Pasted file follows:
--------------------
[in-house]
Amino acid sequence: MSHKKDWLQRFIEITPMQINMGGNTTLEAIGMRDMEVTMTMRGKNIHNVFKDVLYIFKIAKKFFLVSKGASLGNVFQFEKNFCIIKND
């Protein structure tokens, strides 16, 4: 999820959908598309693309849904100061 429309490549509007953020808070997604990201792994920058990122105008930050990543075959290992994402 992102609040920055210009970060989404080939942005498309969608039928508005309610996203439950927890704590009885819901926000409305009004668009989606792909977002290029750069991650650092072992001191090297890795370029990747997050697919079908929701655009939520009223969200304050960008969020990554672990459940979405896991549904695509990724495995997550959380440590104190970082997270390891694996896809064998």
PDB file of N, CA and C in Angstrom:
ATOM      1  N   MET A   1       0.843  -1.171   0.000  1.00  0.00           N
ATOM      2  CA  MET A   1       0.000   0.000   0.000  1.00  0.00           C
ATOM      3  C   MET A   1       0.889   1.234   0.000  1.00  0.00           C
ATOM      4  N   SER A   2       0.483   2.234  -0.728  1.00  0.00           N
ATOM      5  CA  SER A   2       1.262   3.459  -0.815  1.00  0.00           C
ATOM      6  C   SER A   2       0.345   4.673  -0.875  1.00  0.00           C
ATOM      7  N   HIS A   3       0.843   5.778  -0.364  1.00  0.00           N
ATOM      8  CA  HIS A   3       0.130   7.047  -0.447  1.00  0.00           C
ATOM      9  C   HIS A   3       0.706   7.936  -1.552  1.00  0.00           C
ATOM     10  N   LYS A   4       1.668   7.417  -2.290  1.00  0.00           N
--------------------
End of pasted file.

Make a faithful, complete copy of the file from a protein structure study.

[in-house]
Amino acid sequence: MSHKKDWLQRFIEITPMQINMGGNTTLEAIGMRDMEVTMTMRGKNIHNVFKDVLYIFKIAKKFFLVSKGASLGNVFQFEKNFCIIKND
């Protein structure tokens, strides 16, 4: 999820959908598309693309849904100061 429309490549509007953020808070997604990201792994920058990122105008930050990543075959290992994402 992102609040920055210009970060989404080939942005498309969608039928508005309610996203439950927890704590009885819901926000409305009004668009989606792909977002290029750069991650650092072992001191090297890795370029990747997050697919079908929701655009939520009223969200304050960008969020990554672990459940979405896991549904695509990724495995997550959380440590104190970082997270390891694996896809064998």
PDB file of N, CA and C in Angstrom:
ATOM      1  N   MET A   1       0.843  -1.171   0.000  1.00  0.00           N
ATOM      2  CA  MET A   1       0.000   0.000   0.000  1.00  0.00           C
ATOM      3  C   MET A   1       0.889   1.234   0.000  1.00  0.00           C
ATOM      4  N   SER A   2       0.483   2.234  -0.728  1.00  0.00           N
ATOM      5  CA  SER A   2       1.262   3.459  -0.815  1.00  0.00           C
ATOM      6  C   SER A   2       0.345   4.673  -0.875  1.00  0.00           C
ATOM      7  N   HIS A   3       0.843   5.778  -0.364  1.00  0.00           N
ATOM      8  CA  HIS A   3       0.130   7.047  -0.447  1.00  0.00           C
ATOM      9  C   HIS A   3       0.706   7.936  -1.552  1.00  0.00           C
ATOM     10  N   LYS A   4       1.668   7.417  -2.290  1.00  0.00           N